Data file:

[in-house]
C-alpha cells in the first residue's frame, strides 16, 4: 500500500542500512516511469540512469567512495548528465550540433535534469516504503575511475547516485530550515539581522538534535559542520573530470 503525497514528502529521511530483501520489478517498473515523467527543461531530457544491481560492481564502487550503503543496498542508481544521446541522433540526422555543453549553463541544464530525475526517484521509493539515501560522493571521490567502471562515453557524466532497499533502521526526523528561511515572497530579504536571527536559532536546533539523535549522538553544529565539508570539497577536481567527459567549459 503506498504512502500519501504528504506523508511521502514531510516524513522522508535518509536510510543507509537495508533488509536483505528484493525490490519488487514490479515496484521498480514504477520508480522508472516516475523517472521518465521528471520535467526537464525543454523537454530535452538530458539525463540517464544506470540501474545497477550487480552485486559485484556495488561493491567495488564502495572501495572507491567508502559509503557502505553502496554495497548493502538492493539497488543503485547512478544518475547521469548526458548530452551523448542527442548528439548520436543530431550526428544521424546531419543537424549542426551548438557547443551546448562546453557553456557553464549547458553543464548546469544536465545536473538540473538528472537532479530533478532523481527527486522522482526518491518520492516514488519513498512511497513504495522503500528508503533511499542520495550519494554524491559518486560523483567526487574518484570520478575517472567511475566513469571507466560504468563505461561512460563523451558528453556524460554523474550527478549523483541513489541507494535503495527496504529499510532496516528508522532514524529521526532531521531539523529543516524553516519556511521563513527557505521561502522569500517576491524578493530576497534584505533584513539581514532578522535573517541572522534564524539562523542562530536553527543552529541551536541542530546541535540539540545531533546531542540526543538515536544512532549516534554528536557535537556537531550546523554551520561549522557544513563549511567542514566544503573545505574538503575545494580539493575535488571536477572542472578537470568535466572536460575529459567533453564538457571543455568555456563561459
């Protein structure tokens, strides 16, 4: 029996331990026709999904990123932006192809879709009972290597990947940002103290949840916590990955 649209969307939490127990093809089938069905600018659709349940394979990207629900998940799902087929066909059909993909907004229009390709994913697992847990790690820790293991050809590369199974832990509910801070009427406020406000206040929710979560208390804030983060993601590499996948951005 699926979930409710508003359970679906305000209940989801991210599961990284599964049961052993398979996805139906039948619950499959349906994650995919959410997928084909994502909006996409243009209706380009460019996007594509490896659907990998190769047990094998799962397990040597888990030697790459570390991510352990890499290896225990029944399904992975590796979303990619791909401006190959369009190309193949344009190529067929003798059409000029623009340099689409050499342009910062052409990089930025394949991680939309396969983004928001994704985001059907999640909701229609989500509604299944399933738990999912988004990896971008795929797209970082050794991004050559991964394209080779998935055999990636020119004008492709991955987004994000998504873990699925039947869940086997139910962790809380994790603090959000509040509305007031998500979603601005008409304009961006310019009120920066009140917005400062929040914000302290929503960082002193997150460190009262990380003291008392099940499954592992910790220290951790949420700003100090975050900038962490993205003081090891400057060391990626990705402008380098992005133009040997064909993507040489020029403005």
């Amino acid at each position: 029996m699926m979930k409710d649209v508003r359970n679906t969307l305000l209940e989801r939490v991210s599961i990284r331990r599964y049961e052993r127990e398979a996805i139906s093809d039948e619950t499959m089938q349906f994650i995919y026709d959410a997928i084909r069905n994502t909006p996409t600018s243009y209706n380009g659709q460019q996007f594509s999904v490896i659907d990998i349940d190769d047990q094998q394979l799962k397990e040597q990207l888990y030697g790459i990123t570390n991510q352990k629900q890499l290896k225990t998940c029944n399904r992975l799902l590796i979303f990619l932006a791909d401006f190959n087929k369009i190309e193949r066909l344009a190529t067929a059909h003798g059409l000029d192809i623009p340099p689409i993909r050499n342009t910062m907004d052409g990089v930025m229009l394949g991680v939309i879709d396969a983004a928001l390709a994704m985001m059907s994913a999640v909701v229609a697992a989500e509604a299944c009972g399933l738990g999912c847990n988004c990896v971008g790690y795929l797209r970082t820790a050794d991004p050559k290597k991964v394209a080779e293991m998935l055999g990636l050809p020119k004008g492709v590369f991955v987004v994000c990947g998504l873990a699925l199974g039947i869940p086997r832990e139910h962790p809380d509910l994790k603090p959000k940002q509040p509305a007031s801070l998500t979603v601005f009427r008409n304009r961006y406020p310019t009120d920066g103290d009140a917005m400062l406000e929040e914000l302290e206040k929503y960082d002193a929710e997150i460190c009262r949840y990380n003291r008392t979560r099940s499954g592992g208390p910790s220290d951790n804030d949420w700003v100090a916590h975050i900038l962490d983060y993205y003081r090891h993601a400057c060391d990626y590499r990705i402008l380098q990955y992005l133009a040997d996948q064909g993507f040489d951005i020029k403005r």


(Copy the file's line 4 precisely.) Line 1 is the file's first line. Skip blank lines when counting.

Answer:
């Amino acid at each position: 029996m699926m979930k409710d649209v508003r359970n679906t969307l305000l209940e989801r939490v991210s599961i990284r331990r599964y049961e052993r127990e398979a996805i139906s093809d039948e619950t499959m089938q349906f994650i995919y026709d959410a997928i084909r069905n994502t909006p996409t600018s243009y209706n380009g659709q460019q996007f594509s999904v490896i659907d990998i349940d190769d047990q094998q394979l799962k397990e040597q990207l888990y030697g790459i990123t570390n991510q352990k629900q890499l290896k225990t998940c029944n399904r992975l799902l590796i979303f990619l932006a791909d401006f190959n087929k369009i190309e193949r066909l344009a190529t067929a059909h003798g059409l000029d192809i623009p340099p689409i993909r050499n342009t910062m907004d052409g990089v930025m229009l394949g991680v939309i879709d396969a983004a928001l390709a994704m985001m059907s994913a999640v909701v229609a697992a989500e509604a299944c009972g399933l738990g999912c847990n988004c990896v971008g790690y795929l797209r970082t820790a050794d991004p050559k290597k991964v394209a080779e293991m998935l055999g990636l050809p020119k004008g492709v590369f991955v987004v994000c990947g998504l873990a699925l199974g039947i869940p086997r832990e139910h962790p809380d509910l994790k603090p959000k940002q509040p509305a007031s801070l998500t979603v601005f009427r008409n304009r961006y406020p310019t009120d920066g103290d009140a917005m400062l406000e929040e914000l302290e206040k929503y960082d002193a929710e997150i460190c009262r949840y990380n003291r008392t979560r099940s499954g592992g208390p910790s220290d951790n804030d949420w700003v100090a916590h975050i900038l962490d983060y993205y003081r090891h993601a400057c060391d990626y590499r990705i402008l380098q990955y992005l133009a040997d996948q064909g993507f040489d951005i020029k403005r």